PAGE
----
As for being used by foreign forces, Jokonya didn’t say why it was OK for journalists to file gullible reports from China which make no mention of that country’s press-freedom record. Zimbabwean journalists are being manipulated by the regime every day in pursuit of dubious foreign policy objectives that result in economic exploitation.

What all this says to us is very simple: We cannot have ministers defining our patriotism or our agenda. They have their own reasons to want a compliant media. Our job is to deny it to them.

In the meantime it might be a good idea for the minister to get the measure of his audience before telling silly stories about his grandmother rising from her grave in defence of the revolution. He probably told Mengistu the same story! And by the way, nobody in the media is insulting rural folk for voting the wrong way, as Jokonya suggested. But they are castigating deceitful politicians who mislead gullible rural voters with promises of food and a better life that never seems to materialise.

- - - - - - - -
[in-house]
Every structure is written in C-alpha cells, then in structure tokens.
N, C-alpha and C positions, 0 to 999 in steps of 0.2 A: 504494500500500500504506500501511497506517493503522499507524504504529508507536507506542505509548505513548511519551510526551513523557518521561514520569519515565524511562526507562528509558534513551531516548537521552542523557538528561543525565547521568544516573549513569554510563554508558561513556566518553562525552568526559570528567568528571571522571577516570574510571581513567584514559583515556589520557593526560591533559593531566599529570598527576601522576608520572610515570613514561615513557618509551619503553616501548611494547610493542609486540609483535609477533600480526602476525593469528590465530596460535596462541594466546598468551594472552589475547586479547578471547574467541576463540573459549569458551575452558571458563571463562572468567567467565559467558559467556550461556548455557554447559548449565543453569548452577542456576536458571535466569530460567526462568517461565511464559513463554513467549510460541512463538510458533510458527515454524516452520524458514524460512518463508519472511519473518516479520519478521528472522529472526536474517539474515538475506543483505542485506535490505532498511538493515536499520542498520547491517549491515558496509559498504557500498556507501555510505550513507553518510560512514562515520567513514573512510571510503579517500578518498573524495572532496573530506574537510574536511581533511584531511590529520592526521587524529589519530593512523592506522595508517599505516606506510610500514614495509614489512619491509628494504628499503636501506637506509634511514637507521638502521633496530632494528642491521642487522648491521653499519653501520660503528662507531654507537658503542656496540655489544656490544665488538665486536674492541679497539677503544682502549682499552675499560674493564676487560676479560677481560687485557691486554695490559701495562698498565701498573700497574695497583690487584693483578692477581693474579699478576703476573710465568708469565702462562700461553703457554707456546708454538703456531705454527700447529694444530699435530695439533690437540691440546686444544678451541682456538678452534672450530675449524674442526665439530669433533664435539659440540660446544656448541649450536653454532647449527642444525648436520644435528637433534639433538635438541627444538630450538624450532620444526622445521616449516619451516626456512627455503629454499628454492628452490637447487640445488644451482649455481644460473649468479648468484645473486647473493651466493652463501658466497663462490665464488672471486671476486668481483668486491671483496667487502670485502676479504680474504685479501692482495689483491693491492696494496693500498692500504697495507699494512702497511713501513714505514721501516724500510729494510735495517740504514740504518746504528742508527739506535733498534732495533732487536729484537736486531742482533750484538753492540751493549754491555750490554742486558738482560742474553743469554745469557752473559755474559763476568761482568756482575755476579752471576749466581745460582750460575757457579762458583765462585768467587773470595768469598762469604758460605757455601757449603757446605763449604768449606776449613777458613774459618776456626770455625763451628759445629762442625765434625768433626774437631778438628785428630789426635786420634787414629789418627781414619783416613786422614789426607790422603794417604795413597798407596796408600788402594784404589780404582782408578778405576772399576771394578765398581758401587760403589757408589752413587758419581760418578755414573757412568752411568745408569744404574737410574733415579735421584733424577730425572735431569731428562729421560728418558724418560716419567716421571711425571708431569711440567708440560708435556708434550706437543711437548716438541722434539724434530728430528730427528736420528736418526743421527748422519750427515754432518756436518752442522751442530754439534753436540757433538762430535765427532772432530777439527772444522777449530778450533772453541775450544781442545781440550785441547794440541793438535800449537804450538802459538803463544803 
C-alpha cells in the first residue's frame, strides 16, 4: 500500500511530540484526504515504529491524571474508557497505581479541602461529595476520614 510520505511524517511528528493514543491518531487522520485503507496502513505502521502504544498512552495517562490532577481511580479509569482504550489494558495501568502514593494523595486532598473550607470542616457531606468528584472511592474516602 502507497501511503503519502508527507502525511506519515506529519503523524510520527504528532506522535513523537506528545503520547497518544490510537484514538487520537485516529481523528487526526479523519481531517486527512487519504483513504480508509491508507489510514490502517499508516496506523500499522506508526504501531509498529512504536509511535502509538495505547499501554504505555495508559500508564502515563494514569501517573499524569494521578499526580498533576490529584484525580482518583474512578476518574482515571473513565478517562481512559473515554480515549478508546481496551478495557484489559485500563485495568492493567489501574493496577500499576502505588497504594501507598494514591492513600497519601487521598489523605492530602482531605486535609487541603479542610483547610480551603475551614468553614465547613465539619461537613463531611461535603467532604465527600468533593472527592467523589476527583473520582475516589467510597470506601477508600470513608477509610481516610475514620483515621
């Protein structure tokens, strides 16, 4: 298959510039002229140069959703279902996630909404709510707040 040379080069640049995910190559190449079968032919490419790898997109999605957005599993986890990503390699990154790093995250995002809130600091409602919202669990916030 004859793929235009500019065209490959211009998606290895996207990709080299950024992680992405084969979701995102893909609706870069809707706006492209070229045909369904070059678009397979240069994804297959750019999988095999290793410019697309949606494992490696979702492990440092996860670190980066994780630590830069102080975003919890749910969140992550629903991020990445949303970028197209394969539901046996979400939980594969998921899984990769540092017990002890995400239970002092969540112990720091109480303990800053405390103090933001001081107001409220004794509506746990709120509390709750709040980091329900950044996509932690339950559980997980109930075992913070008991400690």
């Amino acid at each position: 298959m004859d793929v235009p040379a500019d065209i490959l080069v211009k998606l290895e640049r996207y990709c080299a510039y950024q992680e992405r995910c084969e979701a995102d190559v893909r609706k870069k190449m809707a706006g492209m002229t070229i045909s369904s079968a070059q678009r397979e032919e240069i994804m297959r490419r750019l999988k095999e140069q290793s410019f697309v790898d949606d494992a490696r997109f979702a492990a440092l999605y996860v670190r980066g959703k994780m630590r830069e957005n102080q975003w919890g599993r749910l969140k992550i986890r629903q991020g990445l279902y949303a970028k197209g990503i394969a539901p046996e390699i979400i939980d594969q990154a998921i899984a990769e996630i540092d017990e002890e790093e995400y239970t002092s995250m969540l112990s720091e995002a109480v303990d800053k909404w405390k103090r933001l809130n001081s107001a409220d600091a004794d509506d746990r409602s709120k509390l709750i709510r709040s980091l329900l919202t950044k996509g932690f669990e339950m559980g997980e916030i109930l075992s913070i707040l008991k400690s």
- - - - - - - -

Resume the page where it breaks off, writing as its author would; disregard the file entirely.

It is the fundamental role of journalists to hold this bankrupt class of political parasites accountable, something the new minister doesn’t appear to understand!

Our front-page story last week, “Knives out for Gono”, appears to have stirred the Ministry of Information into action. It promptly issued a denial saying such “crusading articles” were based on “cheap gossip and rumours” and did not in any way help the country’s economic turnaround programme.

Gideon Gono had the government’s “full and unstinted (sic) support”, we were told.

So again it’s OK for the state media to “crusade” on behalf of government’s “Look East” policy but not OK for the independent media to report difficulties in fiscal-policy implementation?